The Divine Comedy

Front Cover
Knopf, 1995 - Fiction - 798 pages
691 Reviews

The Divine Comedy, translated by Allen Mandelbaum, begins in a shadowed forest on Good Friday in the year 1300. It proceeds on a journey that, in its intense recreation of the depths and the heights of human experience, has become the key with which Western civilization has sought to unlock the mystery of its own identity.

Mandelbaum's astonishingly Dantean translation, which captures so much of the life of the original, renders whole for us the masterpiece of that genius whom our greatest poets have recognized as a central model for all poets.

This Everyman's edition-containing in one volume all three cantos, Inferno, Purgatorio, and Paradiso-includes an introduction by Nobel Prize--winning poet Eugenio Montale, a chronology, notes, and a bibliography. Also included are forty-two drawings selected from Botticelli's marvelous late-fifteenth-century series of illustrations.

(Book Jacket Status: Jacketed)

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The imagery is amazing and the plot is so original. - Goodreads
College lit. Hard to read. - Goodreads
Amazing depiction of the afterlife.... - Goodreads
Greatest piece of writing after the Bible. - Goodreads
SUPER, SUPER hard to read... - Goodreads
great mental visuals. - Goodreads
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Dante is lost in the forest of indecision, when his angel, Beatrice, summons the Greek poet Virgil to guide him through Hell and Purgatory to Heaven. Beatrice then guides Dante to the presence of God.
Wonderfully written poem that set the stage for many future poems/novellas/novels. Many of his ideas have found their way into pop-culture ("Abandon hope, all ye who enter here"). Incredibly difficult rhyming sequence was used. 100 total cantos. Each book ended with "the stars".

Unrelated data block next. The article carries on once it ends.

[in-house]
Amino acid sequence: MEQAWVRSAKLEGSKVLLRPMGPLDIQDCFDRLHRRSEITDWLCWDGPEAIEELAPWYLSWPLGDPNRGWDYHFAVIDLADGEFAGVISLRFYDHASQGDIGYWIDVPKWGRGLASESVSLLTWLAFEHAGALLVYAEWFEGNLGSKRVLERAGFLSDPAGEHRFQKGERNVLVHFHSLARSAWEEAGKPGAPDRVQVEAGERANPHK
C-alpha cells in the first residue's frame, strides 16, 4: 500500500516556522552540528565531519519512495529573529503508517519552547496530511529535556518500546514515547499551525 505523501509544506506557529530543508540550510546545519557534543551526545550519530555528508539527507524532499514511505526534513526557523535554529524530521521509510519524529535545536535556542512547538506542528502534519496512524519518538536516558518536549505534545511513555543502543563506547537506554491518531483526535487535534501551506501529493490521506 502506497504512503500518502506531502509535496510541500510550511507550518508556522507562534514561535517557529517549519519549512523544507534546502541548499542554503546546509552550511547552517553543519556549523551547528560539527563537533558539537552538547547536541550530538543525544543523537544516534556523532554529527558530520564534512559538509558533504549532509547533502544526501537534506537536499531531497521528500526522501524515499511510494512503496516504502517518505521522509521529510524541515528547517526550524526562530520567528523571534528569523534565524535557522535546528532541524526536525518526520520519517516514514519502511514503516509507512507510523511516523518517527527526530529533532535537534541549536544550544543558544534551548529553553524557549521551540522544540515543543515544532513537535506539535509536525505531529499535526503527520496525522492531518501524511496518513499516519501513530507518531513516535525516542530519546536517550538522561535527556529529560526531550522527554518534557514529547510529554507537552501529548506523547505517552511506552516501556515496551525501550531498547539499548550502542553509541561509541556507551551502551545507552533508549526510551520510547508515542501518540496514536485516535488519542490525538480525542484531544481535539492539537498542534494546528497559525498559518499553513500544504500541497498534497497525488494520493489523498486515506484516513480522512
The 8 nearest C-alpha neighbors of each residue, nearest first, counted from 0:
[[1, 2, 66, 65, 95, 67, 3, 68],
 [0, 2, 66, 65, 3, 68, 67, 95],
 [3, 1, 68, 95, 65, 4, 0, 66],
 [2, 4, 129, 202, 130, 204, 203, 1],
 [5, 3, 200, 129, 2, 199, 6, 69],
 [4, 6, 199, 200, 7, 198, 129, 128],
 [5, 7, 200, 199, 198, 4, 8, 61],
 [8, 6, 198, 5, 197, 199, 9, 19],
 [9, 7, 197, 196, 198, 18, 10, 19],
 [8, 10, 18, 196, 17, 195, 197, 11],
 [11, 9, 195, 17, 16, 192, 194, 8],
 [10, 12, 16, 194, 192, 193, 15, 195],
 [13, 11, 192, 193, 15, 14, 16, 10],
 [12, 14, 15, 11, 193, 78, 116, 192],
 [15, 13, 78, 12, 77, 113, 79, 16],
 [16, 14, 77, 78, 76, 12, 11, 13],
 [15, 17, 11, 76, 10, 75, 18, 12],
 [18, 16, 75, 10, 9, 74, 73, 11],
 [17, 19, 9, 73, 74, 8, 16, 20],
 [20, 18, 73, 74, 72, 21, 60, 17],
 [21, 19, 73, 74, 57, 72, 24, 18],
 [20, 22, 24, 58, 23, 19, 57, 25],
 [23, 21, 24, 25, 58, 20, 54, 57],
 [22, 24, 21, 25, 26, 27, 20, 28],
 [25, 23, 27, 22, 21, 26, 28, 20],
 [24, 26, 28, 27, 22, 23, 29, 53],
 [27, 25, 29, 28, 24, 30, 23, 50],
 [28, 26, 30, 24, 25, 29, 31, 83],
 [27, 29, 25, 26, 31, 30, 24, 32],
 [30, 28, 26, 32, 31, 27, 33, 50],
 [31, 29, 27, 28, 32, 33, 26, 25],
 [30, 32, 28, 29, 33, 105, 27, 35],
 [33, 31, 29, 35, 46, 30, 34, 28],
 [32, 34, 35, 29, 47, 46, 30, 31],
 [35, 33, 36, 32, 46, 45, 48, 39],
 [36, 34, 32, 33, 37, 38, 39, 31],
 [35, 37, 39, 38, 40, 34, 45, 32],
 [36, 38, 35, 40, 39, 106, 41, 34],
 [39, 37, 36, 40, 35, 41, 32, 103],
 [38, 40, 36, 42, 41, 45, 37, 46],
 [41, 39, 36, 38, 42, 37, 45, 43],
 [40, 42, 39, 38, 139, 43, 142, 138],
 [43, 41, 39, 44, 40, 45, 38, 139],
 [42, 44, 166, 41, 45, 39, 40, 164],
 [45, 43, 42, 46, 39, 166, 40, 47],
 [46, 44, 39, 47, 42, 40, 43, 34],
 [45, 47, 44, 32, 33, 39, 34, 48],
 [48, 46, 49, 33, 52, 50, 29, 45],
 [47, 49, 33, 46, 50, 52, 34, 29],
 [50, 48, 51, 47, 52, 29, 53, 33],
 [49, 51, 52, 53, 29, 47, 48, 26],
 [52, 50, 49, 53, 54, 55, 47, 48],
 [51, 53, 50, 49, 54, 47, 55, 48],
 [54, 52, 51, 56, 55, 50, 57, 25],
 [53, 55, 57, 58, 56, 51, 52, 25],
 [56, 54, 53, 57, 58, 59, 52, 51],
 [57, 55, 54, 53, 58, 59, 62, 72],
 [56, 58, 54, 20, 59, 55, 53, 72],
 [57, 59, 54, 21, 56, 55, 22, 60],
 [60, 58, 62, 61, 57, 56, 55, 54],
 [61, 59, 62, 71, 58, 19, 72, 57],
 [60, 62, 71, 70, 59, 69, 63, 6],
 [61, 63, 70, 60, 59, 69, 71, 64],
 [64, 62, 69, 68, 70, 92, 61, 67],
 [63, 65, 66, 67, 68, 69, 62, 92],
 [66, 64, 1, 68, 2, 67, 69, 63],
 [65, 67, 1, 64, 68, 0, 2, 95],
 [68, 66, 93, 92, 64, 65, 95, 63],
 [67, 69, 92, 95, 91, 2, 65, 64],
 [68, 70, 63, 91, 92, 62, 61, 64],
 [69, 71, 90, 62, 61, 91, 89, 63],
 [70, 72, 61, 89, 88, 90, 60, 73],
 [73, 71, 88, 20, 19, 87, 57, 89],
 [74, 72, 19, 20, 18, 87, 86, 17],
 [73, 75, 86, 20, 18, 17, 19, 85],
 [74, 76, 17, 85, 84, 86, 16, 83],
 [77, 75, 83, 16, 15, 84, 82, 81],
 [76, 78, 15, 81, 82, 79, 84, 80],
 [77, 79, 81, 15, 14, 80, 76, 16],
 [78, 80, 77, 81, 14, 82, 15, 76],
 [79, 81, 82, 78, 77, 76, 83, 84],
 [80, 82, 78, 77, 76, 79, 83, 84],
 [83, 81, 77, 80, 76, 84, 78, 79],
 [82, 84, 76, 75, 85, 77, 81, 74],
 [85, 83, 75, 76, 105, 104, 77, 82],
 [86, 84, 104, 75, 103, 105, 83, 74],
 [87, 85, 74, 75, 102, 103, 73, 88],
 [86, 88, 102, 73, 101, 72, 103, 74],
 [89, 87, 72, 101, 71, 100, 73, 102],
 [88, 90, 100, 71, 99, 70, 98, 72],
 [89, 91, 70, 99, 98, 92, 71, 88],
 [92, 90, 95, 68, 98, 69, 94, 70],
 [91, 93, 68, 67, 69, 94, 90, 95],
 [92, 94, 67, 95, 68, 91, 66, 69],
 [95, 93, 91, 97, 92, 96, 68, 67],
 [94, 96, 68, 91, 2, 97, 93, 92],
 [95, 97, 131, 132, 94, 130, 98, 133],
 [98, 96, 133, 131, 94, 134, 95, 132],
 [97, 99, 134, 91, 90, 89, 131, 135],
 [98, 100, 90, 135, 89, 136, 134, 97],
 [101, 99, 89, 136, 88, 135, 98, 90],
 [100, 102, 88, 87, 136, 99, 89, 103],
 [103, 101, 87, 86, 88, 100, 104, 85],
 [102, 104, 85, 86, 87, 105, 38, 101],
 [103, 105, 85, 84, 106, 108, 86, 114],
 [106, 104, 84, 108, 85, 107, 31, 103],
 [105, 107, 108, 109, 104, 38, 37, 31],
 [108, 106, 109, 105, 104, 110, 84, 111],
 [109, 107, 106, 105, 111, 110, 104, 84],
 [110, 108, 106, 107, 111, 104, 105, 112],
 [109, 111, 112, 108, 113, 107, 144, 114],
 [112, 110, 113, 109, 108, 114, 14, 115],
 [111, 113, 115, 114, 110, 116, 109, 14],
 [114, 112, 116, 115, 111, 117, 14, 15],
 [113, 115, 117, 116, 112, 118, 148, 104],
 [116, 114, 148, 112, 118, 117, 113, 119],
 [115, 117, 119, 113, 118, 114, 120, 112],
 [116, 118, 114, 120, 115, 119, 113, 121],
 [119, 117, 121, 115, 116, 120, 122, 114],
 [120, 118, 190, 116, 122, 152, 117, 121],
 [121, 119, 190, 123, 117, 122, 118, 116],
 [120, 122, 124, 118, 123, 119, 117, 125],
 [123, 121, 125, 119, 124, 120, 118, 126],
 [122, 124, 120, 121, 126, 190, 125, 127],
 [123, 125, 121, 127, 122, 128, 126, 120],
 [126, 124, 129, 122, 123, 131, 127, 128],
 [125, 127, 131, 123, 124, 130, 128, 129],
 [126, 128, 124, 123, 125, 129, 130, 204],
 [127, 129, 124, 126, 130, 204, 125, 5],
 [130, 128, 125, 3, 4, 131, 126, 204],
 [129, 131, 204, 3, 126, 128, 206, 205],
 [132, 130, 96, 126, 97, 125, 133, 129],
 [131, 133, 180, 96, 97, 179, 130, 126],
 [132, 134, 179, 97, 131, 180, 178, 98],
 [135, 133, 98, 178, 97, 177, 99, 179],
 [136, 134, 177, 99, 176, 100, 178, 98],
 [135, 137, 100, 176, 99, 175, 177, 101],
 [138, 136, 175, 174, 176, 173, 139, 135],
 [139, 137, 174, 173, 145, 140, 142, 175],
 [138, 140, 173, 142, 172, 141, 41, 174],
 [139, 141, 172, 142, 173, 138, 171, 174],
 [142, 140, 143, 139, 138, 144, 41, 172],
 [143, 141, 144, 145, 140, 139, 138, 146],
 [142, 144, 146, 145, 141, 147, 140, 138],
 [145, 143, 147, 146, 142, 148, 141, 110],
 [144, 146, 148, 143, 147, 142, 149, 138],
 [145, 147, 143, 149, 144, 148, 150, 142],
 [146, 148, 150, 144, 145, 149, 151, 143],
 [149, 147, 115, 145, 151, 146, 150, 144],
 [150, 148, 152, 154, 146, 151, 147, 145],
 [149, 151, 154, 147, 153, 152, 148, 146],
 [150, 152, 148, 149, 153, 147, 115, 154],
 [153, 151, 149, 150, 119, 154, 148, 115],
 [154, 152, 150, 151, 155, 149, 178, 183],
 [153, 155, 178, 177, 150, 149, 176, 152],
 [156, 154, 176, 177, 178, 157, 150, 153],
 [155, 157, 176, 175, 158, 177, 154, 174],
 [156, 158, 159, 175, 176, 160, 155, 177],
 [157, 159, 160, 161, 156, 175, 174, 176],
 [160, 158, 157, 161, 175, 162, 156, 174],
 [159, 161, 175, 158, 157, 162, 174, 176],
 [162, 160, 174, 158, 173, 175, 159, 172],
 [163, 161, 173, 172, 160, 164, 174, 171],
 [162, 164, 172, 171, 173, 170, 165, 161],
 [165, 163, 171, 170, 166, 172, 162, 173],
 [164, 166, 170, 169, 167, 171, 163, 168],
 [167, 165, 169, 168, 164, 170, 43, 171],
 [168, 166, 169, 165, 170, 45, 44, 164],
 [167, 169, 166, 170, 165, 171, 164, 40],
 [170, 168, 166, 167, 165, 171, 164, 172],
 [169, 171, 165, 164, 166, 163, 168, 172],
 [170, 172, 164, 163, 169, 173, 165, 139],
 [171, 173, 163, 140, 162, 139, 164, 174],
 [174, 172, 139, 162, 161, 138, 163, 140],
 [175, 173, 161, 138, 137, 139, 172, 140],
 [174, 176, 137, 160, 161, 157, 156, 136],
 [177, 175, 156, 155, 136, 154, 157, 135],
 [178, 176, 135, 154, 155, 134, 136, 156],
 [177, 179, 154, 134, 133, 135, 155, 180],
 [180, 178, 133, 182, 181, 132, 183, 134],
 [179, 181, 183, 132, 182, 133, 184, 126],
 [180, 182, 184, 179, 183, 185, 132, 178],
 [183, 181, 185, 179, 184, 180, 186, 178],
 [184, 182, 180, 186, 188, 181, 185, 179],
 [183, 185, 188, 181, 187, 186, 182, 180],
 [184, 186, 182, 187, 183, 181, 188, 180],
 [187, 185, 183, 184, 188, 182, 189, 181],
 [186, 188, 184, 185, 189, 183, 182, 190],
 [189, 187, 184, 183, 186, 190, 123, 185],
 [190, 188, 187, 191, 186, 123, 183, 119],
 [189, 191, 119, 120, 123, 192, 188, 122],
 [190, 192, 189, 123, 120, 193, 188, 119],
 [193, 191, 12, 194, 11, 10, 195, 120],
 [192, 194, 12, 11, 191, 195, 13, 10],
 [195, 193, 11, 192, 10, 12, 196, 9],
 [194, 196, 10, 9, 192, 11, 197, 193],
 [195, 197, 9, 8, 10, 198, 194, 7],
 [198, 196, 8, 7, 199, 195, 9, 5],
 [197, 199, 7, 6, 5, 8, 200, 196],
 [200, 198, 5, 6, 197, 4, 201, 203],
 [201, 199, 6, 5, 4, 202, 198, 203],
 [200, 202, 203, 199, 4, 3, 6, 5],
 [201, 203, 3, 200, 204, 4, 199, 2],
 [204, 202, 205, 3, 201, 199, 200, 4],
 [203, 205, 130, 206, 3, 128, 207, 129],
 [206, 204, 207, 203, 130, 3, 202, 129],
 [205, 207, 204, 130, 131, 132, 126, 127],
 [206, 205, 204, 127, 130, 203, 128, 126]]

Review: The Divine Comedy (The Divine Comedy #1-3)

User Review  - Danny Aceytuno - Goodreads

Benedict Flynn translation. Read full review

Contents

Introduction
11
Notes to Introduction 3 3
35
The Divine Comedy of Dante Alighieri
55
Copyright

5 other sections not shown

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About the author (1995)

Dante Alighieri, born in Florence, Italy, c. 1265, is considered one of the world's greatest poets. His use of the Florentine dialect established it as the basis for modern Italian. His late medieval epic, The Divine Comedy, was above all inspired, as was all his poetry, by his unrequited love for Beatrice, a woman he may have seen only from afar. He died in 1321, having completed his great work, yet an exile from his native city. 

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